Drones and pedals

November 18, 2009

This week in Music History, Culture, and Creativity, our students must compose, record, convert to mp3 and upload their compositions to the class website. Their compositions are to feature a drone (a sustained bass note throughout a section or an entire piece of music), or pedal (as in when an organ holds down a PEDAL, a low note, while other music happens on top) with a melody. It may be for any instrumentation and in any style.

For inspiration I played several music videos from YouTube illustrating a wide variety of musics that use drones or pedals.
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In Stevie Wonder’s “Too High” both the opening tonic vamp and the dominant pedal are short drones.
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Influenced by Ravi Shankar and Indian ragas, the Beatles’ “Tomorrow Never Knows” lays down a complicated drone thoughout.

The Habanera from Bizet’s Carmen has a bass line ostinato that changes chords throughout, but the bass line refuses go anywhere.

“Scotland the Brave” is a perfect example of a memorable melody over a drone. But, to paraphrase Stravinsky, the monster never breathes.

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Some of you may remember Moondog. I saw him both performing in the streets of Manhattan, but he came to the UW Madison School of Music and had an all-day residency. He wrote a round called “N-O-S-I-D-A-M” which is Madison backwards. I still remember the tune if anyone needs it. I may have a copy somewhere as well. But this is an example of an invention with one note, played by several instruments.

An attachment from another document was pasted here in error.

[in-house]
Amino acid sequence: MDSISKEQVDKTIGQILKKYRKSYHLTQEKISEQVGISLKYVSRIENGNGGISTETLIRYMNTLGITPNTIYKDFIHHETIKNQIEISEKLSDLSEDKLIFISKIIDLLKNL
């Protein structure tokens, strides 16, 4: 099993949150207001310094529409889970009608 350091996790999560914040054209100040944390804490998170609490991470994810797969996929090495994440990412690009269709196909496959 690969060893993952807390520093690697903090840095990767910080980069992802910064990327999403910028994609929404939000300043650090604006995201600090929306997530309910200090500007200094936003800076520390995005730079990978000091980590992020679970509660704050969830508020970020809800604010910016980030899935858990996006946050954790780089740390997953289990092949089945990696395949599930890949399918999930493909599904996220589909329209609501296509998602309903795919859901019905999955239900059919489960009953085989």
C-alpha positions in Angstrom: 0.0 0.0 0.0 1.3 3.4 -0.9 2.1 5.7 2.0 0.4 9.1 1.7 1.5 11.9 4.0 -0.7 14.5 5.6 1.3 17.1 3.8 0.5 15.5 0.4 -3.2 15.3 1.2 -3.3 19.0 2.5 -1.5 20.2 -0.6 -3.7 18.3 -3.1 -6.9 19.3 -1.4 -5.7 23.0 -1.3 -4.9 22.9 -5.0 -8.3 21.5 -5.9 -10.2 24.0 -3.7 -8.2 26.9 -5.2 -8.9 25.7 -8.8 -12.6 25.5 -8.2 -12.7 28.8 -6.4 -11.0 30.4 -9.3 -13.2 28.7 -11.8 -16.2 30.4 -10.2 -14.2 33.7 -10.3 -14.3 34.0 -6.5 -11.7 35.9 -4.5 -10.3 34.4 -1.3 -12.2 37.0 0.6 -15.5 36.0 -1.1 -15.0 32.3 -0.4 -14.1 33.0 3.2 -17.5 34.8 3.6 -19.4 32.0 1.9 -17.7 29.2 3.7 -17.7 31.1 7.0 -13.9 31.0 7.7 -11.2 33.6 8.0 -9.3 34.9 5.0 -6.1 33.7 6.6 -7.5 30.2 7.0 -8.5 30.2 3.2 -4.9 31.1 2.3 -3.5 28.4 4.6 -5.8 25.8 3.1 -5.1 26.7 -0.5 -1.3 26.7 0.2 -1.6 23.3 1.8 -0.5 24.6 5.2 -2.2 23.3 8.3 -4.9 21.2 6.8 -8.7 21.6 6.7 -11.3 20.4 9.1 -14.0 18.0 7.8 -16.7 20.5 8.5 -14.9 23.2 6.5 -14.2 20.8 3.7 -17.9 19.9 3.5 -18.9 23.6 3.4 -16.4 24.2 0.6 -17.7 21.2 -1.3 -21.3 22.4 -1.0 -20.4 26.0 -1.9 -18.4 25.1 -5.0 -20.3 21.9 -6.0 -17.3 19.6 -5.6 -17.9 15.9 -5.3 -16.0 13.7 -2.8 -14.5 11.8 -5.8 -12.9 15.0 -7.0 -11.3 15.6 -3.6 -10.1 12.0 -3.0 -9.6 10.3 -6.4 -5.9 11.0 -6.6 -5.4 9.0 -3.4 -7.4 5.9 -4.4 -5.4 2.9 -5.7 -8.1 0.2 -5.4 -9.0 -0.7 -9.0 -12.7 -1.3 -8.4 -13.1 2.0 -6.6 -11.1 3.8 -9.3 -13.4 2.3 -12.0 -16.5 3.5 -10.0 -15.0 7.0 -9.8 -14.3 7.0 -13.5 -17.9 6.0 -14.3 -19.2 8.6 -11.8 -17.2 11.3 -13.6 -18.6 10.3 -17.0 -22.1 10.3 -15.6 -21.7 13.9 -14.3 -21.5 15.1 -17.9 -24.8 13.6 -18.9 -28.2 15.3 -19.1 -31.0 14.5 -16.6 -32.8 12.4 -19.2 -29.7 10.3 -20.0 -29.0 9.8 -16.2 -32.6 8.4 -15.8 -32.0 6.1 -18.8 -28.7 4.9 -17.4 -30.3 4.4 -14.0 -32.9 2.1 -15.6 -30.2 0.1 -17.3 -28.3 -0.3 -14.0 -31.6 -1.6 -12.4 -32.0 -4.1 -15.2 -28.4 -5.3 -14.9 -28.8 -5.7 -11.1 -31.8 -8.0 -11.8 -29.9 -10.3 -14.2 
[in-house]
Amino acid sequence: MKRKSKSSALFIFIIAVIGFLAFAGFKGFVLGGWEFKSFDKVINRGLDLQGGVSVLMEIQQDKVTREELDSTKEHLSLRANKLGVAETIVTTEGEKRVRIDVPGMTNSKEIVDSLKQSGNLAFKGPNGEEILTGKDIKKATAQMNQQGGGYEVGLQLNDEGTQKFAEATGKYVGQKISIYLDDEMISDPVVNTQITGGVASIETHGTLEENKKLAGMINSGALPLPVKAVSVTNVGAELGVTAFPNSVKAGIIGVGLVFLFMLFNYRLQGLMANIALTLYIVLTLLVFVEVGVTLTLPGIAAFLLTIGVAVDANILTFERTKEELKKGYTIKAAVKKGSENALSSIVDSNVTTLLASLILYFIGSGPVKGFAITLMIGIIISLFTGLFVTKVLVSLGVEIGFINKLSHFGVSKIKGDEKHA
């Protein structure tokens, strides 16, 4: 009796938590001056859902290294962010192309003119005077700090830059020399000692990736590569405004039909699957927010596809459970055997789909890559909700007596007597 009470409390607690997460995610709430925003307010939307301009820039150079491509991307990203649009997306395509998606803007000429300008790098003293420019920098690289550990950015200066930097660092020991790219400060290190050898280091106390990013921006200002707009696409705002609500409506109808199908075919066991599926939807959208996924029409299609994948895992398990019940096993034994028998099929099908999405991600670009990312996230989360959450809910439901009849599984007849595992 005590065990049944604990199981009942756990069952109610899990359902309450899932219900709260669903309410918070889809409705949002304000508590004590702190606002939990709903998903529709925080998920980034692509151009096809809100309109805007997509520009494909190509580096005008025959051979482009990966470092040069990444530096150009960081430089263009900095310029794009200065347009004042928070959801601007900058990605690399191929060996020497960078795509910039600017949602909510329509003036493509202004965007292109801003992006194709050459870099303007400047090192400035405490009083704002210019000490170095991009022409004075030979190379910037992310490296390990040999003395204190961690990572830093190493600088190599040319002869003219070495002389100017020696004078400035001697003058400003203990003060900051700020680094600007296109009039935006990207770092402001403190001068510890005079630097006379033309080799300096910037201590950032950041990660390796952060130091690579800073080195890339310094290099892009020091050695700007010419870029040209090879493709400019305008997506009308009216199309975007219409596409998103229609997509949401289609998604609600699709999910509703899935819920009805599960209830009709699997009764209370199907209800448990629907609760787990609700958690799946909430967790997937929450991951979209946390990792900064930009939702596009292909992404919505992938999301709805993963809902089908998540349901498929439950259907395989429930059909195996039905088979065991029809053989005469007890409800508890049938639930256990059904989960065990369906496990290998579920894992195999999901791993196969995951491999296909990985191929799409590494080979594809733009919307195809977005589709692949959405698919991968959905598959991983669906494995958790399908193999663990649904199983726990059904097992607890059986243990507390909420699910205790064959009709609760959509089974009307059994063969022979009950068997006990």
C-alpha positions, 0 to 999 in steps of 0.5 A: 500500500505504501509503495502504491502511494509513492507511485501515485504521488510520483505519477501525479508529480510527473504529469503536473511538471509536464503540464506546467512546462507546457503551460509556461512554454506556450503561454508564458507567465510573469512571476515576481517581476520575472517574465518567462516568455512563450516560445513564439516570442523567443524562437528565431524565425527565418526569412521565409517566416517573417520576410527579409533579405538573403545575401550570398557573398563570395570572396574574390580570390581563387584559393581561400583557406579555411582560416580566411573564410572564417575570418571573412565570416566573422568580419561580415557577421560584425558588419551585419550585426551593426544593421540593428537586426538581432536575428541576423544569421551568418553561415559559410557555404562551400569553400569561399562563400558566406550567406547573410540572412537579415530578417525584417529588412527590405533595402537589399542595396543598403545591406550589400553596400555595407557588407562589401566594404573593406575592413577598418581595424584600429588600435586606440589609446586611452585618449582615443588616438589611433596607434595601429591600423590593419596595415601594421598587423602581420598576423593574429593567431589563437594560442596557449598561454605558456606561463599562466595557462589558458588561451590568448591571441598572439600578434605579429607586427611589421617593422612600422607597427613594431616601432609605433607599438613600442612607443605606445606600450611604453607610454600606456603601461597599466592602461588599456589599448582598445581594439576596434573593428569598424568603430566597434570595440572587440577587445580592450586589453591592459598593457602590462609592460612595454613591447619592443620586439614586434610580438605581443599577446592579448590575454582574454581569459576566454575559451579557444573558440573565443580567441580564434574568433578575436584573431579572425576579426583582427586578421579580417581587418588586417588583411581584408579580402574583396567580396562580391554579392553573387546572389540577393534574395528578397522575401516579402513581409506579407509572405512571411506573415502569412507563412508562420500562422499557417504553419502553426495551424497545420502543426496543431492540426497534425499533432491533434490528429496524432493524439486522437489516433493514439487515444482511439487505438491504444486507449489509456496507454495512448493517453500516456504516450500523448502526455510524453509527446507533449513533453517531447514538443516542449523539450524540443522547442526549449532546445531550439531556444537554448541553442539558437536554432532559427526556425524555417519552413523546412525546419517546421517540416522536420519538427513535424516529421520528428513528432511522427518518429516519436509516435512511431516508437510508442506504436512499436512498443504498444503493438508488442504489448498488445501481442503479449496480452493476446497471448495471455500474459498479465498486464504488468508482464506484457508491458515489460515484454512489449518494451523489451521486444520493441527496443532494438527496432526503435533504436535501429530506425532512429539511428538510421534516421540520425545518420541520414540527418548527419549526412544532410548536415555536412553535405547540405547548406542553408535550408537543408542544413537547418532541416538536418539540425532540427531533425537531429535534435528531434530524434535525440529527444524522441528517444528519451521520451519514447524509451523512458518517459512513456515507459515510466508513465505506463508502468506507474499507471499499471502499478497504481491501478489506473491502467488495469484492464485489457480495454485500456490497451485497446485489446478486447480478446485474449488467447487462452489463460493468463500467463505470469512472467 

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Here, John Coltrane tells the bass player in “Giant Steps” to sustain an E flat pedal. I don’t get it but this video/transcription is maddeningly brilliant.

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Here Seal whoops up the audience over his drone song “Crazy.”

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These songs represent a wildly diverse range of music inspired by drones and pedals.

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